Geelong Nurses' Conference
- : Geelong VIC 3220
Healthcare is undergoing constant change, therefore the need to keep up to date with current evidence is imperative. Attend this conference and discover:
- What are the emerging health priorities that affect you now and in the future?
- How can you implement preventive health strategies and improve patient outcomes?
- What can you do to minimise the impact of certain conditions?
- What is the latest evidence on a range of current treatments?
- How can you deliver the best patient centred care?
Attend this local Nurses’ Conference and close gaps in your knowledge, skills and practice.Schedule
9:00Welcome and Introduction
Dr John RolleyMaking the Planets Align - Nurses Shaping the Patient Experience
The 21st Century sees the emergence of a new approach to ensuring health outcomes are achieved. The patient is the centre of care. This demands new ways of thinking about practice which include:
- Increasing professional accountability
- An emphasis on measurable, high quality, safe care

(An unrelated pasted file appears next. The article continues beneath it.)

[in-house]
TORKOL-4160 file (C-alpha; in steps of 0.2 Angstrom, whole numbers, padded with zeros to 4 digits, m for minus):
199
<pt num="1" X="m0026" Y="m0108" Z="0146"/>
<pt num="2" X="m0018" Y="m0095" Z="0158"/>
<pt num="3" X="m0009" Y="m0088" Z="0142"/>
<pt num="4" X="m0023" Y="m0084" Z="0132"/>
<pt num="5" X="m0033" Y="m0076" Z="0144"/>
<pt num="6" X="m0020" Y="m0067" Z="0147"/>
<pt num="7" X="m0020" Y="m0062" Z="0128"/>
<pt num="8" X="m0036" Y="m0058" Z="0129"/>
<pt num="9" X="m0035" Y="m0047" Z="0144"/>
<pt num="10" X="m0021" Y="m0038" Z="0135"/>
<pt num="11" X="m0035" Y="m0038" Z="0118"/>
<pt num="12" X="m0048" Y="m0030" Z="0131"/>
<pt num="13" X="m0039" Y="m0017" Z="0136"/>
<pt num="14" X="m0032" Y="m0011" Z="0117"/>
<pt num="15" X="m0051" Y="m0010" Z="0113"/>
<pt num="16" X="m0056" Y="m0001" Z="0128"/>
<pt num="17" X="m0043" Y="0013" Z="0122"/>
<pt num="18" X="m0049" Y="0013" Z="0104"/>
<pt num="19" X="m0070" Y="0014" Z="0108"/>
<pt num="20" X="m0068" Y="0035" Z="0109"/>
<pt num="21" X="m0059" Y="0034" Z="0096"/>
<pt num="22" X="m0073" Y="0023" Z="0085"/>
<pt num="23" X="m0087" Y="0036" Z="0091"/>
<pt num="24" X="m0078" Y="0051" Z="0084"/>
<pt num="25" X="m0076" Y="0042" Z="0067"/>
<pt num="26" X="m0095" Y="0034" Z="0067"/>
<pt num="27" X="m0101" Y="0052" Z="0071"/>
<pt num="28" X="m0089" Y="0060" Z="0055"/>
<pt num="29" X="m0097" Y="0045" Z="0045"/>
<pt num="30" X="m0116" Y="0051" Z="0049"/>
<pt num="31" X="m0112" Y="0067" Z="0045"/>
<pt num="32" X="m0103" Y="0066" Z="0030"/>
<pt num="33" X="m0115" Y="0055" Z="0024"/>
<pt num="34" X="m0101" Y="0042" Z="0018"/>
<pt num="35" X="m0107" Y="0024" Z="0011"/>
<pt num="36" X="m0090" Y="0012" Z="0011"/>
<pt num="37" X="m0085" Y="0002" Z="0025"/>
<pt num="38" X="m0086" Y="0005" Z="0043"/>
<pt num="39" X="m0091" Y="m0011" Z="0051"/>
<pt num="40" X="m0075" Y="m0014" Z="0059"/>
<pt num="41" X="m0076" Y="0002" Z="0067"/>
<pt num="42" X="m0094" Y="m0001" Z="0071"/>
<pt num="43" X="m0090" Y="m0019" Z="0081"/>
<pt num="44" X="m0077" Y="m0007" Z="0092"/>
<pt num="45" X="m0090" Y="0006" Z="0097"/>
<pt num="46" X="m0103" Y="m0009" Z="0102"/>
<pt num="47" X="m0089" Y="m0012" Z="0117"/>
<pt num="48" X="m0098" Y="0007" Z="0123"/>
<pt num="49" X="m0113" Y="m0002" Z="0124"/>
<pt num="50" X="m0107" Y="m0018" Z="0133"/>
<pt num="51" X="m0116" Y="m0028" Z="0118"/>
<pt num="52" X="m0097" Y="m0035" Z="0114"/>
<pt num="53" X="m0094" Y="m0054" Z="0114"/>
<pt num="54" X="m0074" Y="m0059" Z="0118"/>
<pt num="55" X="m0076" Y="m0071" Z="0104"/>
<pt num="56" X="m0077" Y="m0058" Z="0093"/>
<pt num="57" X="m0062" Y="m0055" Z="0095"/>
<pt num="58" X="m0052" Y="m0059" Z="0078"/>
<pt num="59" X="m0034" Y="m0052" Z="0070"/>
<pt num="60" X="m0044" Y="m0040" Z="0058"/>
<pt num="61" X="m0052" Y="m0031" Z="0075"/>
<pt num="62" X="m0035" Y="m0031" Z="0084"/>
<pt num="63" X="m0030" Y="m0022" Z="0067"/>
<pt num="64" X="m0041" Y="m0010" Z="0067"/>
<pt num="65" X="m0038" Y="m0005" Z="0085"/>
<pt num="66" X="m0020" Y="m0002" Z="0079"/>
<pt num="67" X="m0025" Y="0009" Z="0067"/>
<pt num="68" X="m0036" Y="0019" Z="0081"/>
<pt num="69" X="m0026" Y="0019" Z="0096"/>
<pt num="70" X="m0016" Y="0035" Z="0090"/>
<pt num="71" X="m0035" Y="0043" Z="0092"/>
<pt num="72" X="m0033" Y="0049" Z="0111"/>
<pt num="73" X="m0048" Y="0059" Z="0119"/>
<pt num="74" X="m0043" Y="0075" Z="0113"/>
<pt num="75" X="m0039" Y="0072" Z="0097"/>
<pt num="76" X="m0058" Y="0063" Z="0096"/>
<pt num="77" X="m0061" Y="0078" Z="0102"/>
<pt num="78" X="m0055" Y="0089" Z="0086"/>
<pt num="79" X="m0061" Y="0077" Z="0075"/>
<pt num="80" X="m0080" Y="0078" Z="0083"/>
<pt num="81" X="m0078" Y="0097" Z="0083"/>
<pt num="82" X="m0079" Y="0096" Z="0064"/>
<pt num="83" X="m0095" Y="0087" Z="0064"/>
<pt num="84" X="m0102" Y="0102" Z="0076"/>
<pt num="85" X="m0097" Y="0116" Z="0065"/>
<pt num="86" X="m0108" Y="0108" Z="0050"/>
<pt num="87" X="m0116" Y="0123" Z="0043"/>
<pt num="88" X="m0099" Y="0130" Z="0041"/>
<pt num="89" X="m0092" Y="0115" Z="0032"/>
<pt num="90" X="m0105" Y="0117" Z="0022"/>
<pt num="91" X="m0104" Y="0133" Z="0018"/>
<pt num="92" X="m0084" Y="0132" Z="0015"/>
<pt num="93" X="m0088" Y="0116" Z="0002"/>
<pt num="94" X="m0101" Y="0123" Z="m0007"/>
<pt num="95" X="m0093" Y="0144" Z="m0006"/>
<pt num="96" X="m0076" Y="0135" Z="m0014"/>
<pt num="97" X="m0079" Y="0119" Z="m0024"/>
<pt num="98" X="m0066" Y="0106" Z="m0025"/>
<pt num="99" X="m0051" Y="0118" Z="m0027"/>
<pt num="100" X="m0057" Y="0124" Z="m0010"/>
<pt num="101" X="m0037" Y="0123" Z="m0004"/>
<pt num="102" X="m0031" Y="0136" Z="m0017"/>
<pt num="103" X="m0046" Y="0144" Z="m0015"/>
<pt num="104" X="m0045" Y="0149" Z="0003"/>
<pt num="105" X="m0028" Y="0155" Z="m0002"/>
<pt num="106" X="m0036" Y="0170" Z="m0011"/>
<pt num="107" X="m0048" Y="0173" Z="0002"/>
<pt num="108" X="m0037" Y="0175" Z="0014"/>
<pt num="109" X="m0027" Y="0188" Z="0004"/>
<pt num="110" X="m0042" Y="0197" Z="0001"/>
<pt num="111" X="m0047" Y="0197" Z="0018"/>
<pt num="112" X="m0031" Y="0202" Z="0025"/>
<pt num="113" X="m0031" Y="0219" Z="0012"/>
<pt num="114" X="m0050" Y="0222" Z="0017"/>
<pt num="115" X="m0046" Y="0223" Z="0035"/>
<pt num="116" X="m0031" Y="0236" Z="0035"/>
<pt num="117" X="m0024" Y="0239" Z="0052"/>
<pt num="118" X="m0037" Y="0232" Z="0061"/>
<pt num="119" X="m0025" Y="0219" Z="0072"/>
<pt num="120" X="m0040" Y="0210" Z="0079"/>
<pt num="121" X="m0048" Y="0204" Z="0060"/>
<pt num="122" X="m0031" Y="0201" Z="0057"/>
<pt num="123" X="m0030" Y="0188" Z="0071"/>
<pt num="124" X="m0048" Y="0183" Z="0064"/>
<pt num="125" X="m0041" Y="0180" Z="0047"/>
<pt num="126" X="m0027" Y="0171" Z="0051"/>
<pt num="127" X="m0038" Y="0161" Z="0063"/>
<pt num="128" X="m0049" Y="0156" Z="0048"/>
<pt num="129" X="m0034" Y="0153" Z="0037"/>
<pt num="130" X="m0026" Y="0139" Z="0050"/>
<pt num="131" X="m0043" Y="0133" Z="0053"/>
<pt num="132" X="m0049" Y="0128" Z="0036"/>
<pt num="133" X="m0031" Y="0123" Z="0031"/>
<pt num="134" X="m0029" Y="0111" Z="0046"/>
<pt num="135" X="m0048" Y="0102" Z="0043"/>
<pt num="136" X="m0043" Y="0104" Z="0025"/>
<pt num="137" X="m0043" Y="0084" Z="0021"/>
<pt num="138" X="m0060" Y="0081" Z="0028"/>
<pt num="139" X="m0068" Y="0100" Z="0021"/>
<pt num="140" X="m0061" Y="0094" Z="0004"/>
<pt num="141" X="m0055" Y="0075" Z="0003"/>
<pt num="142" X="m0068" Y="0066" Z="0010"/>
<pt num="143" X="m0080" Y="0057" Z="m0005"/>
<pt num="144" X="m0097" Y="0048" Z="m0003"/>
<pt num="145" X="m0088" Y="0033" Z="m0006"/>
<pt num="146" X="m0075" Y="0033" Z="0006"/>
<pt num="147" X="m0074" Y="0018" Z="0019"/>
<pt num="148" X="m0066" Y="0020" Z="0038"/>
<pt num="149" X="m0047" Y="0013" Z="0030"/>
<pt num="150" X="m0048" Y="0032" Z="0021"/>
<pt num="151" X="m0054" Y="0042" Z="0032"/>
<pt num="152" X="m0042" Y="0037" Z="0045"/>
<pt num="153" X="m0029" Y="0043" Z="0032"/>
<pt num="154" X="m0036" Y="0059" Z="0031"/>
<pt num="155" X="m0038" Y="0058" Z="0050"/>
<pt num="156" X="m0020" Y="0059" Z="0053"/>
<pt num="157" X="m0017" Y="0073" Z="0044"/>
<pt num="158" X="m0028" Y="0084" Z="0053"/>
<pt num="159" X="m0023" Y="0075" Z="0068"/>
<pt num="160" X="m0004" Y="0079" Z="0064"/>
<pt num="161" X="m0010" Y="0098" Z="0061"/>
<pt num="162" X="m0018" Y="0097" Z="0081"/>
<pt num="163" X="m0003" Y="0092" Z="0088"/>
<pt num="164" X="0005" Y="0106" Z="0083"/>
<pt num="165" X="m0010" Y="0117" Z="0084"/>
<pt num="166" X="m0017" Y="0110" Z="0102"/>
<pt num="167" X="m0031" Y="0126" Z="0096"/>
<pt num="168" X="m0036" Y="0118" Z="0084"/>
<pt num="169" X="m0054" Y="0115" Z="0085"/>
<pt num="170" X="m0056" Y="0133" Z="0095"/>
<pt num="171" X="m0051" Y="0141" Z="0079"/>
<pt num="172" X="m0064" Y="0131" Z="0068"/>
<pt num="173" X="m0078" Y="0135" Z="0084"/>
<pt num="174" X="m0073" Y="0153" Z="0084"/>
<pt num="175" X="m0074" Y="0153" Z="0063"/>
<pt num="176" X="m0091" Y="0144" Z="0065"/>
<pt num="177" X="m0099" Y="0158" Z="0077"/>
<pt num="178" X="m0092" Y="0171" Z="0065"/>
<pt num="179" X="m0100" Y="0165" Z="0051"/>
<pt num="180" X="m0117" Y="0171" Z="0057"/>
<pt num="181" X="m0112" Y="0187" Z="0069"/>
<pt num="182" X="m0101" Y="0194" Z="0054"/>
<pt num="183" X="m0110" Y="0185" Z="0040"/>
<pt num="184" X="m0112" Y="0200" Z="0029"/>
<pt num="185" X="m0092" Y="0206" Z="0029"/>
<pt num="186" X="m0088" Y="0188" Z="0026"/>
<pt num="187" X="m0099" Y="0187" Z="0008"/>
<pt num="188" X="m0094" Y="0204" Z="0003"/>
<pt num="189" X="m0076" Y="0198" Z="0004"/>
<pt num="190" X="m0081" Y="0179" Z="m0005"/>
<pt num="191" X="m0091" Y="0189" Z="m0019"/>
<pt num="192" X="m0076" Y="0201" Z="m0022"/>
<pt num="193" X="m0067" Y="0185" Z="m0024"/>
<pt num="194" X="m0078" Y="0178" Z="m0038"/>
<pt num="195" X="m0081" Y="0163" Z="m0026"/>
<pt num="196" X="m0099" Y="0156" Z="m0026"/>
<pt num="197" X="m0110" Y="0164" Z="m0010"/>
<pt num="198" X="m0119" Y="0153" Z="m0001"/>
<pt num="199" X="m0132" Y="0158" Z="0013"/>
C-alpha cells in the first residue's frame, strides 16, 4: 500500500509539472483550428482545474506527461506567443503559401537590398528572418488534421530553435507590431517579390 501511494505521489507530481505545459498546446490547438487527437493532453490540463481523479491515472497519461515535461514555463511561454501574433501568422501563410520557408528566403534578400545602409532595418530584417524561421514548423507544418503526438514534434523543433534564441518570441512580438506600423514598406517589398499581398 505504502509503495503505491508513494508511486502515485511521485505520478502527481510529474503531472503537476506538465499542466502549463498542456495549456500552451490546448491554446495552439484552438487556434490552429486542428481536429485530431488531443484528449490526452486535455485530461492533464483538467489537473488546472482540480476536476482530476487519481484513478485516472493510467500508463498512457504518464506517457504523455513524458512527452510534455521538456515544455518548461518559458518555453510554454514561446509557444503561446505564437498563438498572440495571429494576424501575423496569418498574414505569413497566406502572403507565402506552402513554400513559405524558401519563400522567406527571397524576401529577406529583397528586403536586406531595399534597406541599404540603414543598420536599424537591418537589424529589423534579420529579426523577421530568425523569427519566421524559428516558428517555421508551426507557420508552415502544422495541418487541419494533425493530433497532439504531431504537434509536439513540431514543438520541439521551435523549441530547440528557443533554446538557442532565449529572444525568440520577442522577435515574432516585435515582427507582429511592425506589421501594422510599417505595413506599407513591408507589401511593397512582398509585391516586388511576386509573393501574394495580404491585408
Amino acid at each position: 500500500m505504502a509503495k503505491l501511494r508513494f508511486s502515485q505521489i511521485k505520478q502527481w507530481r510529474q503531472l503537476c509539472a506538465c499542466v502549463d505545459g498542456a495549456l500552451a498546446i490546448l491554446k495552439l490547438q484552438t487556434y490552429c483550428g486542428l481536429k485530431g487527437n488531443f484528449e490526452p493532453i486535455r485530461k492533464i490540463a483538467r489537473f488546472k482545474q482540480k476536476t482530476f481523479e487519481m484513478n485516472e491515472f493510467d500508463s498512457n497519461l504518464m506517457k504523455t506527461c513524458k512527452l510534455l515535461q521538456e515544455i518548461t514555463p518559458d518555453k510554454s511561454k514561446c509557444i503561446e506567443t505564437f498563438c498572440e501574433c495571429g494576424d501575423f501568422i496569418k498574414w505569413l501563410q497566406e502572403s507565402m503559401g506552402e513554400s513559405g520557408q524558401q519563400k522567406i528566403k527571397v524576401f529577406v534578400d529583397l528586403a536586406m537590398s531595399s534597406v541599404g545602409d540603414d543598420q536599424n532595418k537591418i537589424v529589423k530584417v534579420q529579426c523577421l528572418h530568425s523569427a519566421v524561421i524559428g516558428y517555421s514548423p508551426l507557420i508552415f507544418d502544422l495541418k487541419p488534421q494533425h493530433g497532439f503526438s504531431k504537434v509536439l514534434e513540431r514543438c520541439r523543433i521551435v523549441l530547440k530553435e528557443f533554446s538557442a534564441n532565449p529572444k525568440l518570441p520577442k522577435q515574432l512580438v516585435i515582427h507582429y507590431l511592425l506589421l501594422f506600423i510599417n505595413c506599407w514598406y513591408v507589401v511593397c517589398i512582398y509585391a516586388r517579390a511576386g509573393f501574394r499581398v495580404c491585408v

- Greater transparency for healthcare actions
- Personal responsibility for ongoing education to guide practice
This introductory session sets the scene for the conference.
Dr Trisha DunningPreventing Microvascular Complications of Diabetes
The microvascular complications of diabetes are profound and have long term debilitating effects. Diabetes education and patient self-management are essential to avoid and divert chronic complications and improve patient outcomes. This session looks in detail at these complications and focuses on nursing strategies, including education that may contribute to improved outcomes for patients with the following conditions:
- Diabetic neuropathy
10:30 MORNING TEA